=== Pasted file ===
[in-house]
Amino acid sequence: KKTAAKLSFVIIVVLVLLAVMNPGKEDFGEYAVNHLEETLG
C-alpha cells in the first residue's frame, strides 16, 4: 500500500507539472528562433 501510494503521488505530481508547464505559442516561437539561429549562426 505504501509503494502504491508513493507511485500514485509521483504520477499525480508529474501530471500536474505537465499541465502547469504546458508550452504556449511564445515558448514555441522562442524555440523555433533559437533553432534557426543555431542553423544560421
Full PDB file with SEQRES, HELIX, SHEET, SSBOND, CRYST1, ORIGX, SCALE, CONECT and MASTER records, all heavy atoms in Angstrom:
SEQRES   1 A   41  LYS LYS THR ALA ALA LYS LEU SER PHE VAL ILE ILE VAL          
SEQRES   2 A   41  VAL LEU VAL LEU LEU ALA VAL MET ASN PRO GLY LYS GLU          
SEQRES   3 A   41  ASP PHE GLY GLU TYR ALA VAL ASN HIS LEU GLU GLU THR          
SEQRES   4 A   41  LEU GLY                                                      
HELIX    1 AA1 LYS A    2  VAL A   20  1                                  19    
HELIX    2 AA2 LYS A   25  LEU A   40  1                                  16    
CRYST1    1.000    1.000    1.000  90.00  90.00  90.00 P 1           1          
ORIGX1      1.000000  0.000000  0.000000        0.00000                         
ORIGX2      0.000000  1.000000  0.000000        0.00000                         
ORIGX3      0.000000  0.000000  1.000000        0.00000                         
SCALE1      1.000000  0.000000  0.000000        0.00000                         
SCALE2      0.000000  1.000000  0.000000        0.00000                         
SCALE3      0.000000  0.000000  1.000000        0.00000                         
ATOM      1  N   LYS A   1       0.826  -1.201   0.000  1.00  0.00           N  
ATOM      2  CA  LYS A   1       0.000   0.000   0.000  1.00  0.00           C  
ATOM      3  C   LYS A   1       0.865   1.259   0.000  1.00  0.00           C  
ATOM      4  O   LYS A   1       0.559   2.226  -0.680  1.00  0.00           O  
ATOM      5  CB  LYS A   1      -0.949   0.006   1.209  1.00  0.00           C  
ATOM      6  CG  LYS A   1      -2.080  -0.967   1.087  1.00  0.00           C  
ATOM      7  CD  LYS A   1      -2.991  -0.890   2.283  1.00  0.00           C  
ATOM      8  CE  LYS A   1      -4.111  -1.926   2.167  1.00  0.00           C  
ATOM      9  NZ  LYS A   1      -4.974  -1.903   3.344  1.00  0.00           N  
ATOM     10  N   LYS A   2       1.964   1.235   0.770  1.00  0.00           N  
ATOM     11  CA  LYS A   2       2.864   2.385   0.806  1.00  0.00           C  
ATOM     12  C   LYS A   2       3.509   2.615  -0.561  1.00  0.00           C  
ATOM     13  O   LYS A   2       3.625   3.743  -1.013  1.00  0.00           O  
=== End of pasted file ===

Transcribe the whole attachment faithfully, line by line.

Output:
[in-house]
Amino acid sequence: KKTAAKLSFVIIVVLVLLAVMNPGKEDFGEYAVNHLEETLG
C-alpha cells in the first residue's frame, strides 16, 4: 500500500507539472528562433 501510494503521488505530481508547464505559442516561437539561429549562426 505504501509503494502504491508513493507511485500514485509521483504520477499525480508529474501530471500536474505537465499541465502547469504546458508550452504556449511564445515558448514555441522562442524555440523555433533559437533553432534557426543555431542553423544560421
Full PDB file with SEQRES, HELIX, SHEET, SSBOND, CRYST1, ORIGX, SCALE, CONECT and MASTER records, all heavy atoms in Angstrom:
SEQRES   1 A   41  LYS LYS THR ALA ALA LYS LEU SER PHE VAL ILE ILE VAL          
SEQRES   2 A   41  VAL LEU VAL LEU LEU ALA VAL MET ASN PRO GLY LYS GLU          
SEQRES   3 A   41  ASP PHE GLY GLU TYR ALA VAL ASN HIS LEU GLU GLU THR          
SEQRES   4 A   41  LEU GLY                                                      
HELIX    1 AA1 LYS A    2  VAL A   20  1                                  19    
HELIX    2 AA2 LYS A   25  LEU A   40  1                                  16    
CRYST1    1.000    1.000    1.000  90.00  90.00  90.00 P 1           1          
ORIGX1      1.000000  0.000000  0.000000        0.00000                         
ORIGX2      0.000000  1.000000  0.000000        0.00000                         
ORIGX3      0.000000  0.000000  1.000000        0.00000                         
SCALE1      1.000000  0.000000  0.000000        0.00000                         
SCALE2      0.000000  1.000000  0.000000        0.00000                         
SCALE3      0.000000  0.000000  1.000000        0.00000                         
ATOM      1  N   LYS A   1       0.826  -1.201   0.000  1.00  0.00           N  
ATOM      2  CA  LYS A   1       0.000   0.000   0.000  1.00  0.00           C  
ATOM      3  C   LYS A   1       0.865   1.259   0.000  1.00  0.00           C  
ATOM      4  O   LYS A   1       0.559   2.226  -0.680  1.00  0.00           O  
ATOM      5  CB  LYS A   1      -0.949   0.006   1.209  1.00  0.00           C  
ATOM      6  CG  LYS A   1      -2.080  -0.967   1.087  1.00  0.00           C  
ATOM      7  CD  LYS A   1      -2.991  -0.890   2.283  1.00  0.00           C  
ATOM      8  CE  LYS A   1      -4.111  -1.926   2.167  1.00  0.00           C  
ATOM      9  NZ  LYS A   1      -4.974  -1.903   3.344  1.00  0.00           N  
ATOM     10  N   LYS A   2       1.964   1.235   0.770  1.00  0.00           N  
ATOM     11  CA  LYS A   2       2.864   2.385   0.806  1.00  0.00           C  
ATOM     12  C   LYS A   2       3.509   2.615  -0.561  1.00  0.00           C  
ATOM     13  O   LYS A   2       3.625   3.743  -1.013  1.00  0.00           O  